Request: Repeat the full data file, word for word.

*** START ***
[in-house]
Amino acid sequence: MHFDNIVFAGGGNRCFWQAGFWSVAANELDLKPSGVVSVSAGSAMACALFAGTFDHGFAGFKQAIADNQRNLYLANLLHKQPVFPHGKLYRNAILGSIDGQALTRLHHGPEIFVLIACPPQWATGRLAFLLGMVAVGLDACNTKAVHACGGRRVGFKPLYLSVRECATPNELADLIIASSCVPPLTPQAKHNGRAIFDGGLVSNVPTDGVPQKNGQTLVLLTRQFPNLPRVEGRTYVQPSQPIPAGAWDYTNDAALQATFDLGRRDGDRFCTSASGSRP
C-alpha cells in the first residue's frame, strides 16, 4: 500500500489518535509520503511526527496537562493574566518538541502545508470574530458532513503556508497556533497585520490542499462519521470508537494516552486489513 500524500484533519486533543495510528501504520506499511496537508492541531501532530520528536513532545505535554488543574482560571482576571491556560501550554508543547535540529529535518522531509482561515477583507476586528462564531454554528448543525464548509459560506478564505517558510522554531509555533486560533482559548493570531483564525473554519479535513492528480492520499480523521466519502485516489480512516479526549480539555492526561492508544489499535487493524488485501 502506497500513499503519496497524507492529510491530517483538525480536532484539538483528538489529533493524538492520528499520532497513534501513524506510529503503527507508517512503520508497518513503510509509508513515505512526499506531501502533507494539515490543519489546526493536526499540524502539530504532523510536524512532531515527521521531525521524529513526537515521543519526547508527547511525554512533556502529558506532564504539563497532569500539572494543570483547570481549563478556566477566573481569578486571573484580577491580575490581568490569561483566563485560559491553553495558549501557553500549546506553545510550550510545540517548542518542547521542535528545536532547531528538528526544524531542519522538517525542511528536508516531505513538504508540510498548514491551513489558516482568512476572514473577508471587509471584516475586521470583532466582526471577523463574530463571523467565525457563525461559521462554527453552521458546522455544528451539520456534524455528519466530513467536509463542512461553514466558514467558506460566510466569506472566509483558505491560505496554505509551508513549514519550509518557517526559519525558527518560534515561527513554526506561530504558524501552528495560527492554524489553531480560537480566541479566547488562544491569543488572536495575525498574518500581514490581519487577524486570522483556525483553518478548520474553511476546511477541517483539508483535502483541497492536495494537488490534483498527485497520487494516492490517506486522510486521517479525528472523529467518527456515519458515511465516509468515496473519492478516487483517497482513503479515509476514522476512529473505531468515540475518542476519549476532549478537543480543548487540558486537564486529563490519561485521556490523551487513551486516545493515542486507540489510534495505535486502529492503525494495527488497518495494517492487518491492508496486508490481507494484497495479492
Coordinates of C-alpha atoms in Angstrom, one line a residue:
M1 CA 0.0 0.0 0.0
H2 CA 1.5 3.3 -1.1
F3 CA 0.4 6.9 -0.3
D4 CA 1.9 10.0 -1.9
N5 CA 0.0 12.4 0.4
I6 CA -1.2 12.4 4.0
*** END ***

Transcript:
[in-house]
Amino acid sequence: MHFDNIVFAGGGNRCFWQAGFWSVAANELDLKPSGVVSVSAGSAMACALFAGTFDHGFAGFKQAIADNQRNLYLANLLHKQPVFPHGKLYRNAILGSIDGQALTRLHHGPEIFVLIACPPQWATGRLAFLLGMVAVGLDACNTKAVHACGGRRVGFKPLYLSVRECATPNELADLIIASSCVPPLTPQAKHNGRAIFDGGLVSNVPTDGVPQKNGQTLVLLTRQFPNLPRVEGRTYVQPSQPIPAGAWDYTNDAALQATFDLGRRDGDRFCTSASGSRP
C-alpha cells in the first residue's frame, strides 16, 4: 500500500489518535509520503511526527496537562493574566518538541502545508470574530458532513503556508497556533497585520490542499462519521470508537494516552486489513 500524500484533519486533543495510528501504520506499511496537508492541531501532530520528536513532545505535554488543574482560571482576571491556560501550554508543547535540529529535518522531509482561515477583507476586528462564531454554528448543525464548509459560506478564505517558510522554531509555533486560533482559548493570531483564525473554519479535513492528480492520499480523521466519502485516489480512516479526549480539555492526561492508544489499535487493524488485501 502506497500513499503519496497524507492529510491530517483538525480536532484539538483528538489529533493524538492520528499520532497513534501513524506510529503503527507508517512503520508497518513503510509509508513515505512526499506531501502533507494539515490543519489546526493536526499540524502539530504532523510536524512532531515527521521531525521524529513526537515521543519526547508527547511525554512533556502529558506532564504539563497532569500539572494543570483547570481549563478556566477566573481569578486571573484580577491580575490581568490569561483566563485560559491553553495558549501557553500549546506553545510550550510545540517548542518542547521542535528545536532547531528538528526544524531542519522538517525542511528536508516531505513538504508540510498548514491551513489558516482568512476572514473577508471587509471584516475586521470583532466582526471577523463574530463571523467565525457563525461559521462554527453552521458546522455544528451539520456534524455528519466530513467536509463542512461553514466558514467558506460566510466569506472566509483558505491560505496554505509551508513549514519550509518557517526559519525558527518560534515561527513554526506561530504558524501552528495560527492554524489553531480560537480566541479566547488562544491569543488572536495575525498574518500581514490581519487577524486570522483556525483553518478548520474553511476546511477541517483539508483535502483541497492536495494537488490534483498527485497520487494516492490517506486522510486521517479525528472523529467518527456515519458515511465516509468515496473519492478516487483517497482513503479515509476514522476512529473505531468515540475518542476519549476532549478537543480543548487540558486537564486529563490519561485521556490523551487513551486516545493515542486507540489510534495505535486502529492503525494495527488497518495494517492487518491492508496486508490481507494484497495479492
Coordinates of C-alpha atoms in Angstrom, one line a residue:
M1 CA 0.0 0.0 0.0
H2 CA 1.5 3.3 -1.1
F3 CA 0.4 6.9 -0.3
D4 CA 1.9 10.0 -1.9
N5 CA 0.0 12.4 0.4
I6 CA -1.2 12.4 4.0